Tuesday, January 31, 2006

Torah Reading - Bo - בא : “Come”


Here is the Torah Readings from (Feb 4 - 10) this week , it is the story of the Exodus, which I hope will inspire you. For a list of other weeks Torah portions, go to Weekly Torah Readings & Commentary

Parashat Hashavuah

Bo - בא : “Come”
Torah : Exodus 10:1–13:16
Haftarah : Jeremiah 46:13–28
Gospel : Mark 4–5

A Memorial

Thought for the Week:

The rituals of the feast find their fulfillment in Yeshua because He fills them full of meaning. Our hearts burn with longing as we read His words, “I will not eat this Pesach again… I will not drink of this fruit of the vine from now on until that day when I drink it new with you in My Father's kingdom.” (Matthew 26:29) With all certainty, we agree with the Apostle Paul, saying, “Messiah our Passover lamb also has been sacrificed,” (1 Corinthians 5:7) and we keep the festival in remembrance of Him.

Now this day will be a memorial to you, and you shall celebrate it as a feast to the LORD; throughout your generations you are to celebrate it as a permanent ordinance. (Exodus 12:14)

God rescued Israel from Egypt and told her people to keep the festival as a remembrance of their salvation from bondage and slavery. But it was more than just a remembrance. It was also a rehearsal for something wonderful to come, an appointed time on God’s calendar.

Fourteen hundred years after the exodus from Egypt, Yeshua went to Jerusalem with His disciples to keep the Passover and the Festival of Unleavened Bread. He always kept the Father’s appointed times.

In Jerusalem, He kept the seder meal with His disciples. He took the unleavened bread and the customary Passover cup and instructed His disciples to do so henceforth in remembrance of Him. According to John’s chronology, on the day of the slaughter of the Passover lambs, He became the Passover Lamb. At the time when Israel slaughtered their Passover lambs in remembrance of their great salvation from Egypt, Yeshua was crucified, and His blood was applied as a mark of salvation on all who would believe in Him. Therefore, when believers keep Passover, we have two things to remember. We remember the historic salvation from Egypt as the Torah commands us. But we also remember the salvation granted us through the sacrifice of Yeshua. The two remembrances are not mutually exclusive. They naturally complement one another.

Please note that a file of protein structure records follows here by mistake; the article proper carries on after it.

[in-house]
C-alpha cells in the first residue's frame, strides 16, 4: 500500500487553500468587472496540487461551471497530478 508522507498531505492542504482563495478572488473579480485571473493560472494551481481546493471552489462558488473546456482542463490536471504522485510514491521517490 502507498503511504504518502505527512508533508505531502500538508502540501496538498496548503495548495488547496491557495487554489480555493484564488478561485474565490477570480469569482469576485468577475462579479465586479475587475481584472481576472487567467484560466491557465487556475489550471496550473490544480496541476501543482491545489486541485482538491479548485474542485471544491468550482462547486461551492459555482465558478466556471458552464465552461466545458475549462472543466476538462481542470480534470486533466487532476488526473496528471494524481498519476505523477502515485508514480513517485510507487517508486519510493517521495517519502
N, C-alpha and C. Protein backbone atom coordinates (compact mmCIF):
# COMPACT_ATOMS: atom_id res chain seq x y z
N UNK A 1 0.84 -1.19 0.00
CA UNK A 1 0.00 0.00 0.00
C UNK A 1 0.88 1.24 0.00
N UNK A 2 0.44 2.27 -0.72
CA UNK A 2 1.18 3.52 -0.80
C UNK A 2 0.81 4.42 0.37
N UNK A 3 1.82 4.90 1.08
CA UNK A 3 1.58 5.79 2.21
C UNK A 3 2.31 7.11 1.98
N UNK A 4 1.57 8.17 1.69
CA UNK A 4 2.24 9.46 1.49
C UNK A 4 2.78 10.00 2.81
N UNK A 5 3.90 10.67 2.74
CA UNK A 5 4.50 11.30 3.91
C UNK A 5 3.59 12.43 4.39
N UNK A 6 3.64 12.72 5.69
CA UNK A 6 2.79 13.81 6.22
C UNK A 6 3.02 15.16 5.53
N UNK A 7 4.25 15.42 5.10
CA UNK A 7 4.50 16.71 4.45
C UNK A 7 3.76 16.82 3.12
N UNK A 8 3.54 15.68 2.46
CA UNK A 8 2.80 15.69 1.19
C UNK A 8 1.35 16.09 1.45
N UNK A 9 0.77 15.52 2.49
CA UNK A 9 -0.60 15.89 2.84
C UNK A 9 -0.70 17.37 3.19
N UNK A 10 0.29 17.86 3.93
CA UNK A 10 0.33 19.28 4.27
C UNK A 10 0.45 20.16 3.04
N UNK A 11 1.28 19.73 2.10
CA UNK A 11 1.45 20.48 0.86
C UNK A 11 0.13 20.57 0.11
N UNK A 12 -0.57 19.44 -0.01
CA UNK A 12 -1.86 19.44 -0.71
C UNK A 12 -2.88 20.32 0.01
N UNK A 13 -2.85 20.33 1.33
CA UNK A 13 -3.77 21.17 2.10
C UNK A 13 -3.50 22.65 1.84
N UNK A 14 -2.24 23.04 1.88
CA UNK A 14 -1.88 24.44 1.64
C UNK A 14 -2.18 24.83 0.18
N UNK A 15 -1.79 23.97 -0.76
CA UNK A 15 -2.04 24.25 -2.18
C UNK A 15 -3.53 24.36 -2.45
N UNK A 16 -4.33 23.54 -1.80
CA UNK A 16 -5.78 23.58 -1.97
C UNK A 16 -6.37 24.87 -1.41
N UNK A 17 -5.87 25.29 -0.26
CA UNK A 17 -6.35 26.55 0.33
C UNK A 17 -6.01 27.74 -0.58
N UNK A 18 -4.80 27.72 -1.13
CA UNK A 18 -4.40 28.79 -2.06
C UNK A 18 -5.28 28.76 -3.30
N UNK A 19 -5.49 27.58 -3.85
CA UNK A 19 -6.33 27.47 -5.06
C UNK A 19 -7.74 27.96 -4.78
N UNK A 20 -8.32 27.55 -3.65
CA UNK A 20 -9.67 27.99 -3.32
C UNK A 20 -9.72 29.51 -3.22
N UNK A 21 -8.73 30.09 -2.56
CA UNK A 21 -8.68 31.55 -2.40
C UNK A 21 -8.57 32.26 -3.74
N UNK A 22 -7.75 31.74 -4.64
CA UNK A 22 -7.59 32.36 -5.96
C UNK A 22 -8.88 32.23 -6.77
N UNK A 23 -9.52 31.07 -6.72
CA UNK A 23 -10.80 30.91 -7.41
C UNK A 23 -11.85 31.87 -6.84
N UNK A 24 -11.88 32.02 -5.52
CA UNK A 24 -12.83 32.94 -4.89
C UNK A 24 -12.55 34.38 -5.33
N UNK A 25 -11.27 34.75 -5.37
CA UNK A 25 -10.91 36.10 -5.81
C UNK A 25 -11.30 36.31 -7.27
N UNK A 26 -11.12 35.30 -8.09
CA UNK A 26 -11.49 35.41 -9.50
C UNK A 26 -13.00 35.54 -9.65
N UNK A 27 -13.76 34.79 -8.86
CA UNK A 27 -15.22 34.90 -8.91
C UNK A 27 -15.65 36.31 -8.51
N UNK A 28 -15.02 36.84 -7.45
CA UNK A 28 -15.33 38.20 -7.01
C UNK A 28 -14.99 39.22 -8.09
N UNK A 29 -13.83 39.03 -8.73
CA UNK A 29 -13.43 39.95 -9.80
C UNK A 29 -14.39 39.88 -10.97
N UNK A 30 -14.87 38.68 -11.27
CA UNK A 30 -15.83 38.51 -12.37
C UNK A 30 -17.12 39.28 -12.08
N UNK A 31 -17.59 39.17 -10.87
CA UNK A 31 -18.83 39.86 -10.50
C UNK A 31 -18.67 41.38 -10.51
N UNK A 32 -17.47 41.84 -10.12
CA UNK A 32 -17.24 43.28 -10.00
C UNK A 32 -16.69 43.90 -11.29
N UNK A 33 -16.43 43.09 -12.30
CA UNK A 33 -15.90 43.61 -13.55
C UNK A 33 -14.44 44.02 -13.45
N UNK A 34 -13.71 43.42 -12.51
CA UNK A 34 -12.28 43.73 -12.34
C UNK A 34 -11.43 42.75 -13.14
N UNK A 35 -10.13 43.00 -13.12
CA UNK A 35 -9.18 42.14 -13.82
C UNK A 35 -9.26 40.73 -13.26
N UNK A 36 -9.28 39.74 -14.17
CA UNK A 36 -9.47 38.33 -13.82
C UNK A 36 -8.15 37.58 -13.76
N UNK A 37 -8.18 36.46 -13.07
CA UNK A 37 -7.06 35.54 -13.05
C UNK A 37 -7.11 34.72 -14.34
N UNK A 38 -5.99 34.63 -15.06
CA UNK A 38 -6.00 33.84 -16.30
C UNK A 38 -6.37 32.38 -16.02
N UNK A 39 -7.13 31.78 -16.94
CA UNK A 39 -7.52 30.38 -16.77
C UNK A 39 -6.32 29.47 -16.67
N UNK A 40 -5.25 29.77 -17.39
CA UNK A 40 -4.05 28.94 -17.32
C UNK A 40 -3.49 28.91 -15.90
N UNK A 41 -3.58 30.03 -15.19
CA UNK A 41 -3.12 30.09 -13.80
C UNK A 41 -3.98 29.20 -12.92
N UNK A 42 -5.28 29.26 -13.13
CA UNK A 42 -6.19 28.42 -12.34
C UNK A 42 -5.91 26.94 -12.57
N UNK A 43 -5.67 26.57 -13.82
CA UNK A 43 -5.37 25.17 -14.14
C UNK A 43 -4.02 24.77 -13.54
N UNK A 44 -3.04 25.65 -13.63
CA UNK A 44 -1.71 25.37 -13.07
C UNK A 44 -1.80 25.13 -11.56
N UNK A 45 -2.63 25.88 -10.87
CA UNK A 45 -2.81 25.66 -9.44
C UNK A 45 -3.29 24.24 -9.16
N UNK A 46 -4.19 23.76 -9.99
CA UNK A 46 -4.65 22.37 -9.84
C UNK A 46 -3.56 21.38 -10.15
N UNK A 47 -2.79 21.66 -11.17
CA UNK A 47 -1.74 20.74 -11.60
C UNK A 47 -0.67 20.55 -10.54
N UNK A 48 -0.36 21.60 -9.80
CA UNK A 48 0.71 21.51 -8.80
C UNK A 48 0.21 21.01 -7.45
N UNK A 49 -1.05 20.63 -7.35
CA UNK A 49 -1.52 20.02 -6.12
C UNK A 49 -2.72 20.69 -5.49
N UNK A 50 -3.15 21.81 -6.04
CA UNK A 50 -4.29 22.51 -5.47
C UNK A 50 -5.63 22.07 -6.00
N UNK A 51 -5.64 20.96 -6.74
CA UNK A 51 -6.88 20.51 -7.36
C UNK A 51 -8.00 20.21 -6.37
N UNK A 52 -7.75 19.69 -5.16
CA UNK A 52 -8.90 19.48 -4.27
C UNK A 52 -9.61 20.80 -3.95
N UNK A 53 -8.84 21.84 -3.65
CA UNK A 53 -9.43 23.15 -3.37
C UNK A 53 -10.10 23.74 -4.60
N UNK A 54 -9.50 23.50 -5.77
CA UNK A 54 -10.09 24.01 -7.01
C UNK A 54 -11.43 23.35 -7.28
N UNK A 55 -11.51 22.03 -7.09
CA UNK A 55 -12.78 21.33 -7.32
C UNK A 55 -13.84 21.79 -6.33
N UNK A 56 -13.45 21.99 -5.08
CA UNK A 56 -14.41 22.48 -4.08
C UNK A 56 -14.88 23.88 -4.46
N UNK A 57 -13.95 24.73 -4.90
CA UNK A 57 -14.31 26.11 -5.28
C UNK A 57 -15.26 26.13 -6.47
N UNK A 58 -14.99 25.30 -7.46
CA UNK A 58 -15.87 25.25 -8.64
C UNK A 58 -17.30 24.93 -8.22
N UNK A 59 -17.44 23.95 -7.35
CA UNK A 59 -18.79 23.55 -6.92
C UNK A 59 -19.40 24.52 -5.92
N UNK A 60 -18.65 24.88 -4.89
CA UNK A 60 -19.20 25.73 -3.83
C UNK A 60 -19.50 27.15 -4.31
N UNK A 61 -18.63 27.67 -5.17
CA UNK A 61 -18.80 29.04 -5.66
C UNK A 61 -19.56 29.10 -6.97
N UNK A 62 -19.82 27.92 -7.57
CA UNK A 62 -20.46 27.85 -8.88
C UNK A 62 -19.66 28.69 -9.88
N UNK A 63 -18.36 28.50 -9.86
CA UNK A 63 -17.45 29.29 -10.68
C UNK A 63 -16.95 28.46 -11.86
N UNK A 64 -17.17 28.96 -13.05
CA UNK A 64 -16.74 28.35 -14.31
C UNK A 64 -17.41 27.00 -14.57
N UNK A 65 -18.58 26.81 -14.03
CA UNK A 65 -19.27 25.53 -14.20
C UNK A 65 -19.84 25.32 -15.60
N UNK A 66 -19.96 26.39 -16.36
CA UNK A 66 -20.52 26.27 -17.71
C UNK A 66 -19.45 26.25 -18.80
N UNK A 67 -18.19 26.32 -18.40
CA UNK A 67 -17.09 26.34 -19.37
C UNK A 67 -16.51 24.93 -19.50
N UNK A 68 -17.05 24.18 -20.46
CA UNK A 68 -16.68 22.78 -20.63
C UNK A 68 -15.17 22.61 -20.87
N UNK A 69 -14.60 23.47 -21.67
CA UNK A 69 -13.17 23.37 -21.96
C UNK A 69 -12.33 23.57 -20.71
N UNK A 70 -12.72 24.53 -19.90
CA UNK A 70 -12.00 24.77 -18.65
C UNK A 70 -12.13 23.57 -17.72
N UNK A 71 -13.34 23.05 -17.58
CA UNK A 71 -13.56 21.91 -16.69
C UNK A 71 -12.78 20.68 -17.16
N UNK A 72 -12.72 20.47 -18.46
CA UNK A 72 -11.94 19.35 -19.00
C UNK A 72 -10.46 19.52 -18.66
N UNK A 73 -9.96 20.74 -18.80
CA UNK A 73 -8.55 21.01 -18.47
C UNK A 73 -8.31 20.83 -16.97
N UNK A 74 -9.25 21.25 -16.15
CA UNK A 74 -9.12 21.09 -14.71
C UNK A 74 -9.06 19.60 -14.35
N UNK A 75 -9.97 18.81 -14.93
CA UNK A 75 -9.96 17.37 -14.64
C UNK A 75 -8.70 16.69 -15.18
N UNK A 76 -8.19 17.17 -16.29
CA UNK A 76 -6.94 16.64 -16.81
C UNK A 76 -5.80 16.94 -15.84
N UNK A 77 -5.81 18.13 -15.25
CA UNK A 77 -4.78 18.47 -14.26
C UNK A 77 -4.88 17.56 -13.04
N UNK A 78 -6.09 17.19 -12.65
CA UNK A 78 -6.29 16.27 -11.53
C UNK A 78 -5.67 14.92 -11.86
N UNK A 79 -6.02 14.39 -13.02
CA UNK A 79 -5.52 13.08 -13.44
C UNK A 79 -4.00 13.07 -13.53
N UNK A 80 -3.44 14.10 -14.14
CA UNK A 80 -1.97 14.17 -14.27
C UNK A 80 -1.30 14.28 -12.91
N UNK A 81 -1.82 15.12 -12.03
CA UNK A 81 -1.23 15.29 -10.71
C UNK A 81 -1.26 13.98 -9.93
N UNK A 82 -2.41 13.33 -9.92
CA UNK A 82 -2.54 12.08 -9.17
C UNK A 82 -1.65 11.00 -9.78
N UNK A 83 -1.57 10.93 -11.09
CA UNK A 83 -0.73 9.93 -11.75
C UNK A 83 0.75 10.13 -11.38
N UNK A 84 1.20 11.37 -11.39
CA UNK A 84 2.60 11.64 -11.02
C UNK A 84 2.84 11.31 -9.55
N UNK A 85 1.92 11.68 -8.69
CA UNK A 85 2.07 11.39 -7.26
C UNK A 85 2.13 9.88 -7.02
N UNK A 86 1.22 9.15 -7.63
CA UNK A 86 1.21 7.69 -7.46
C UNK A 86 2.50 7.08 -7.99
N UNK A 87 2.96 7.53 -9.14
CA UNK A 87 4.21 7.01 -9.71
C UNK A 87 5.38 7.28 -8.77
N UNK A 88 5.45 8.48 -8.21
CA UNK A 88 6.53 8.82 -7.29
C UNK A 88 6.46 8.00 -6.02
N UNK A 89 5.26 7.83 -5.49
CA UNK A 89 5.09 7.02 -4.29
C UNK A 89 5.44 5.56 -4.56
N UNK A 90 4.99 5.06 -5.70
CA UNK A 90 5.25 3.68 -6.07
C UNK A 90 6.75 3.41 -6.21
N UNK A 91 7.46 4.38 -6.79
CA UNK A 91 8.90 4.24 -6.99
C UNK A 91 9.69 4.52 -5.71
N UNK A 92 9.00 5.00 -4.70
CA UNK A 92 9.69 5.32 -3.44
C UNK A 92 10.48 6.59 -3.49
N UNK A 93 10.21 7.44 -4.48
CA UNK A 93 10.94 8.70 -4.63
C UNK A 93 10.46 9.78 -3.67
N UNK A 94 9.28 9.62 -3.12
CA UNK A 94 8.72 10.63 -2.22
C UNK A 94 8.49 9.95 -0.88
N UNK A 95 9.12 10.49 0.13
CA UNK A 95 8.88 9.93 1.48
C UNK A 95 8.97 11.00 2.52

Every year we keep the Feast of Unleavened Bread in remembrance of Yeshua. After all, Messiah Himself told us to keep the festival in remembrance of Him.

Was it just breaking bread and drinking the fruit of the vine that He had in mind? No. There was a specific context, and the context was Passover. In Luke He said, “I have earnestly desired to eat this Passover (pesach) with you before I suffer; for I say to you, I shall never again eat it until it is fulfilled in the kingdom of God.” (Luke 22:15–16)

The commandment to do “this” in remembrance of Yeshua is not a commandment just to take a cup and some bread. The specific “this” to which Yeshua referred was the Passover seder meal. What could be more appropriate for a disciple of Yeshua to do than to keep the festival of Passover in remembrance of Him, just as He told His disciples?

Shavuah Tov! Have a Good Week!
All Torah portions are compliments of First Fruits of Zion and are reproduced by permmission.

Blessings - Gavri'el

1 comment:

Stephen said...

Question: In light of what FFOZ says and the context of the Passover meal, do you believe it's right to celebrate 'the Lord's Supper' as in many Christian churches, or that it should only be celebrated as part of the Passover seder?